OYC NEWS: Cardboard Boat Race

Sep 30, 2018 | About Albemarle, Albemarle News and Events

The Osprey Yacht Club (OYC) once again sponsored the popular cardboard boat race on August 16th at the Albemarle Plantation Marina. Six teams built boats to ply the waters of Yeopim Creek, or at least the Marina, and pickers of the short straw on each team skippered their boat. Arlene and Terry Tesmer organized the event and took pity on the participants by relaxing the rules slightly this year. In addition to cardboard and duct tape, the teams were allowed to use glue, caulk, and paint on the boat bottom. Arlene can also be credited with creating the six prize categories and obtaining generous donations of wine gift certificates and an OYC shirt.

The cardboard naval architects dragged their seaworthy crafts, accompanied by their designated skipper, to the floating platform by the sunfish sailboats on the A-Dock. The racecourse was thankfully one-way to the fuel dock, since it is doubtful that any of the skippers, to say nothing about the boats, would have been able to make the 250-yard return trip.

The first boat to start was PT-109 with Skipper Lee Fortier. The boat truly was a beautiful scale replica of PT-109 with over 100 hours of work designing and building it. Regretfully, Lee withdrew from the race after three attempts to cross the starting line. Lee received the Gilligan Award for the “Boat Most Likely to Leave You Stranded.” For the next race, Lee is considering modifying the torpedo tubes to serve as outriggers for much-needed roll stability.

The second boat was Aloha, built by Terry and Arlene Tesmer, Charlie Pencinger, and Skipper Tom Sheys. There was insufficient mid-ship stiffening, as a crease appeared when Tom seated himself. Although he paddled at an amazing pace, Tom only made it halfway through the course before he became a burger in an Aloha-bun. Never fear, the life vest kept Tom afloat, but the timing was discontinued at 12.5 minutes. Tom did, however, manage to paddle the now “submarine” to the fuel dock. For his efforts, Tom accepted the Titanic Award from OYC Flag Officer Bruce Behrend for the “Most Spectacular Sinking.”

The third boat on the course was Greased Lightning with the husband and wife team of Nancy and Bob Escheman—otherwise known as Sandy and Danny of “Grease” fame. Both are skilled kayakers, but Nancy “allowed” Bob to be the paddler. For their efforts, they received the Commodore’s Award for the “Most Creative Team and Boat.” Kudos to Bob for his black leather jacket and ducktail and to Nancy for her poodle skirt.

Starting the second half of boats, and in keeping with a happen-stance 1950’s/60’s theme, was the Yeopim Rocket, built single-handedly by Tom Lampley. Interestingly, the rocket was based on his childhood drawings of the Space Shuttle launcher with boosters strapped to either side. Tom resembled Dr. Strangelove as he straddled the rocket while paddling strongly through the first half of the course. However, it appeared that one of his boosters might have flamed out as his time advantage quickly faded. For Tom’s efforts, the Yoepim Rocket was named “Pride of the Fleet.”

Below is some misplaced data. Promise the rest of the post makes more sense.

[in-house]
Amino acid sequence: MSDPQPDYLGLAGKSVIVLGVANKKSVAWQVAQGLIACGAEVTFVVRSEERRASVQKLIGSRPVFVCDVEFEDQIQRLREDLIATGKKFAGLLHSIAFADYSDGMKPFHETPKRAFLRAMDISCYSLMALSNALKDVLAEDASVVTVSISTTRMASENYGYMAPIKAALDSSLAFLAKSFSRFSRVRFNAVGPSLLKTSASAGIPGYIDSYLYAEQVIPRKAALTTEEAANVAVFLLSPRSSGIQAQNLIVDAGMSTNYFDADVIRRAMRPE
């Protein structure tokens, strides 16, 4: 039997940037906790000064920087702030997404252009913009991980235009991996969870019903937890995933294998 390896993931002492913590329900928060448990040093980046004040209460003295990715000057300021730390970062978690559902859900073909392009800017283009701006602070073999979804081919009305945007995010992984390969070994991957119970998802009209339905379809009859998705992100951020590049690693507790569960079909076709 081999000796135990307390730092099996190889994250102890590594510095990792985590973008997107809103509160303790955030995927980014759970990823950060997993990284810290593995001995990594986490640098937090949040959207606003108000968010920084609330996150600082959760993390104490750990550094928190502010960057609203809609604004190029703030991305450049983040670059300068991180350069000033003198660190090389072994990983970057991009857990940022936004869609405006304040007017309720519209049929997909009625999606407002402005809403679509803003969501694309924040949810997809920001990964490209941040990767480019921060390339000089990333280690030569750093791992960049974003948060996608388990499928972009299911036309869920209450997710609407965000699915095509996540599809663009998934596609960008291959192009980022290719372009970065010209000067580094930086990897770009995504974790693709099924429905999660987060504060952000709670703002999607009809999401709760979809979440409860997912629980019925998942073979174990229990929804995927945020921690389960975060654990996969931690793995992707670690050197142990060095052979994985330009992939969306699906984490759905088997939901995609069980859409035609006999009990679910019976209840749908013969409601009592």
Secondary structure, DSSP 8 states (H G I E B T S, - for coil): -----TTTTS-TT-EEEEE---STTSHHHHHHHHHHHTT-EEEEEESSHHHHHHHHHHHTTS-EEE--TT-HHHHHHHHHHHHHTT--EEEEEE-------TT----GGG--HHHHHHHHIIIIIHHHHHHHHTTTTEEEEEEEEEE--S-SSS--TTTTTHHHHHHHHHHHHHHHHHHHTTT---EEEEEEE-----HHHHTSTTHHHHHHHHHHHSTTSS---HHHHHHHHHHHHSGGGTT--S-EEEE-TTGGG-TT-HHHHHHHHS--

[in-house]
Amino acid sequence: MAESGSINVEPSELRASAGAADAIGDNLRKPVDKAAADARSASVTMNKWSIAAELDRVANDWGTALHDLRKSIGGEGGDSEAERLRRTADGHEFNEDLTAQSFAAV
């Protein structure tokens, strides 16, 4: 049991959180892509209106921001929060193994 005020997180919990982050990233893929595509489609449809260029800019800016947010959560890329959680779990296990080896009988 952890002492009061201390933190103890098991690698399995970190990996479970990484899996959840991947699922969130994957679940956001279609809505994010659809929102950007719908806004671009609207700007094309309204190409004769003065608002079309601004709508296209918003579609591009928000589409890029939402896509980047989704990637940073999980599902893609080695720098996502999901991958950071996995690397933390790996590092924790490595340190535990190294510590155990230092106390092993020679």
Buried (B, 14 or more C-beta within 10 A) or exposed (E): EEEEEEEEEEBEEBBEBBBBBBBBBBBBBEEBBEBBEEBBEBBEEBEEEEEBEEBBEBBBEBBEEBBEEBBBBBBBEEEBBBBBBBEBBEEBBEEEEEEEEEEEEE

Vessel number five, appropriately named Coyote Ugly and loosely resembling a catamaran, was built by Fred Schenker and Tom Klucick. Captain Tom, a Lance Armstrong look-alike, had a strong and quick stroke. For his truly impressive efforts, Tom and Coyote Ugly were awarded “Fastest Time.”

The final entrant was the USS Emma Rae designed and built by 10-year old Emma Klein, with minor assistance from her mom Jennette and oversight by grandparents Gary and Peggy Kollmann. Emma, the youngest racer by a factor of 10, skippered her namesake boat/rocket equipped with winged keels. Although aiding the boat’s stability, the “wings” started to disintegrate and turned into high-drag keels, making it very difficult to paddle. Although it took about 12 minutes, Emma was a real trooper and finished the race. For her extraordinary efforts, Emma received the “OYC Spirit Award” from OYC Commodore Steve Harris.

After recovering their composure and regaining blood flow to their arms, the racers proudly took the podium to receive their medals and gift certificates and a well-deserved shirt for Emma.
As the cheers from the adoring throng faded and hors d’oeuvres and desserts filled tummies, it was obvious that a fun time was had by all, and the skippers were already thinking about their designs for the next race.

A big Thank You to the competitors, volunteers, and contributors who made the event a success!

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